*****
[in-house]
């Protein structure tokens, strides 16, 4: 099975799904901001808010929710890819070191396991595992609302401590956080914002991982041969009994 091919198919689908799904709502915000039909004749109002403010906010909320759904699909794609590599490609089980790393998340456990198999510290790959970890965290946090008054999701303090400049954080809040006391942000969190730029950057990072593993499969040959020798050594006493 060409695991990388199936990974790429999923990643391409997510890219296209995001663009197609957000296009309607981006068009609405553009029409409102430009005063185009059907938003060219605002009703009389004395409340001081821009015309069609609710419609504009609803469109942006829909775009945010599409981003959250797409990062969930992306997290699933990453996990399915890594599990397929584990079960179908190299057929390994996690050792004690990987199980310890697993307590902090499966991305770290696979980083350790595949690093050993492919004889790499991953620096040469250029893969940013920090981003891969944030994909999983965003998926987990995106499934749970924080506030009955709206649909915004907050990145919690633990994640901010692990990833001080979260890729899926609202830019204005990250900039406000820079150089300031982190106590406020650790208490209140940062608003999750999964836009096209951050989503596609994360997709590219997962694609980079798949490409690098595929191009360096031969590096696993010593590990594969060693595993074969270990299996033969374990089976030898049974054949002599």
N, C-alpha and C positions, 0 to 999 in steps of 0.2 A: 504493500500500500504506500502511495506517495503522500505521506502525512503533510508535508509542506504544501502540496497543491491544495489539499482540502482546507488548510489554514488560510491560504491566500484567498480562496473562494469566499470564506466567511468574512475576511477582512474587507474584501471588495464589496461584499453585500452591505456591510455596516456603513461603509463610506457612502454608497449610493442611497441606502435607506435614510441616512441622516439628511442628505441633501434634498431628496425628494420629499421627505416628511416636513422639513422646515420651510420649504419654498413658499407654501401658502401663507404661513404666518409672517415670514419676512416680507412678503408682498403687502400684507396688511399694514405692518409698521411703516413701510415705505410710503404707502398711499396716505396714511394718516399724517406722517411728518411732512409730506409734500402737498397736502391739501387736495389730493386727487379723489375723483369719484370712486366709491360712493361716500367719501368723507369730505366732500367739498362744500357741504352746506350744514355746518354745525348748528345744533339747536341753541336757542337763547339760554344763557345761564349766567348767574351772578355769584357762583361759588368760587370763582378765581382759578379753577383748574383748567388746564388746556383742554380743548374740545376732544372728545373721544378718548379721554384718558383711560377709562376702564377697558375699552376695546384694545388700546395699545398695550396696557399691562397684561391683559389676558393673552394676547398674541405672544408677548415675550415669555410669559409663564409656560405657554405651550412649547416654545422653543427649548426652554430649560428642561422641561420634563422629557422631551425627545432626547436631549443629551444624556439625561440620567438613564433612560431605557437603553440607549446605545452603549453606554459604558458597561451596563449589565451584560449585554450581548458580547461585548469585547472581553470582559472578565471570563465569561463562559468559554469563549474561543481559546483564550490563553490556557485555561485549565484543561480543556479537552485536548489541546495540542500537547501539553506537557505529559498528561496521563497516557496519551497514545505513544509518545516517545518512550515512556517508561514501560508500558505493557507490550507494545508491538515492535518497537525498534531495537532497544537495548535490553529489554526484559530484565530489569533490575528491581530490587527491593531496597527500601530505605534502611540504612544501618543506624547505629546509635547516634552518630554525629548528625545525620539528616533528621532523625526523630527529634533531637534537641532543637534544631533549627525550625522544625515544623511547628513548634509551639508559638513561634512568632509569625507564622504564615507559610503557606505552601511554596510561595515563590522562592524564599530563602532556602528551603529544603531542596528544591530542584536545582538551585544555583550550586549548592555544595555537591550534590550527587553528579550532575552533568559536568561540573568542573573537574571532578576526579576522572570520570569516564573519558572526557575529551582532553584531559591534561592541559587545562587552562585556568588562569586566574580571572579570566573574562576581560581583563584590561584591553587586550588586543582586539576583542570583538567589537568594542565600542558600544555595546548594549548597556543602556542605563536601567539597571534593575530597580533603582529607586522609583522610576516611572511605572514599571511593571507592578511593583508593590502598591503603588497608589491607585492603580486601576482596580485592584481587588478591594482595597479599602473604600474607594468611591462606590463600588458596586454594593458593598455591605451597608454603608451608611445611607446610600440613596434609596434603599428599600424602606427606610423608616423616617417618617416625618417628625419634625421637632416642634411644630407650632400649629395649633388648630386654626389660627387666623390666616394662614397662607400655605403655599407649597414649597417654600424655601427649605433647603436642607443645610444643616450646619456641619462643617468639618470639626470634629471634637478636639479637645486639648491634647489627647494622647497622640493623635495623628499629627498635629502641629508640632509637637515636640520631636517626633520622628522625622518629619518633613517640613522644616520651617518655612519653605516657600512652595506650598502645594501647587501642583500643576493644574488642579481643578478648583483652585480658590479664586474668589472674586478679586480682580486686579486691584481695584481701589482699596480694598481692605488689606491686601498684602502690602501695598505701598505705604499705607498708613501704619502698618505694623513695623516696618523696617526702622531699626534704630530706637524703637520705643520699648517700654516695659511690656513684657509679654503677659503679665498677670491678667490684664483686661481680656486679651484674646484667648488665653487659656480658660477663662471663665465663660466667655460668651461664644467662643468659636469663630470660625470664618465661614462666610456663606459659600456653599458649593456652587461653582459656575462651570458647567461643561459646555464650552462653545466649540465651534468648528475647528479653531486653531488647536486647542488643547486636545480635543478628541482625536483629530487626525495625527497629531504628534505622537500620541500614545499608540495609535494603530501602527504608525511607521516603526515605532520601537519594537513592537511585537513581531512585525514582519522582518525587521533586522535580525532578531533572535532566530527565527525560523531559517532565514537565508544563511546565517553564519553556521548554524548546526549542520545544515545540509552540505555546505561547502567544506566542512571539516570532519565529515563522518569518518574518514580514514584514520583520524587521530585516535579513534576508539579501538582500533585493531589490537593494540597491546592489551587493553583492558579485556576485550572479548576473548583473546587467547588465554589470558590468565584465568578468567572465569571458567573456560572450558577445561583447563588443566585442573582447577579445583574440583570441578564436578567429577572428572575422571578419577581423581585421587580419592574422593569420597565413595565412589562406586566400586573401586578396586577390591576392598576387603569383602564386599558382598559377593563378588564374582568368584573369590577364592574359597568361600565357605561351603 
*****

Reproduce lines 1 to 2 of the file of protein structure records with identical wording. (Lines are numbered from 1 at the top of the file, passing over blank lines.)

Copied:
[in-house]
């Protein structure tokens, strides 16, 4: 099975799904901001808010929710890819070191396991595992609302401590956080914002991982041969009994 091919198919689908799904709502915000039909004749109002403010906010909320759904699909794609590599490609089980790393998340456990198999510290790959970890965290946090008054999701303090400049954080809040006391942000969190730029950057990072593993499969040959020798050594006493 060409695991990388199936990974790429999923990643391409997510890219296209995001663009197609957000296009309607981006068009609405553009029409409102430009005063185009059907938003060219605002009703009389004395409340001081821009015309069609609710419609504009609803469109942006829909775009945010599409981003959250797409990062969930992306997290699933990453996990399915890594599990397929584990079960179908190299057929390994996690050792004690990987199980310890697993307590902090499966991305770290696979980083350790595949690093050993492919004889790499991953620096040469250029893969940013920090981003891969944030994909999983965003998926987990995106499934749970924080506030009955709206649909915004907050990145919690633990994640901010692990990833001080979260890729899926609202830019204005990250900039406000820079150089300031982190106590406020650790208490209140940062608003999750999964836009096209951050989503596609994360997709590219997962694609980079798949490409690098595929191009360096031969590096696993010593590990594969060693595993074969270990299996033969374990089976030898049974054949002599």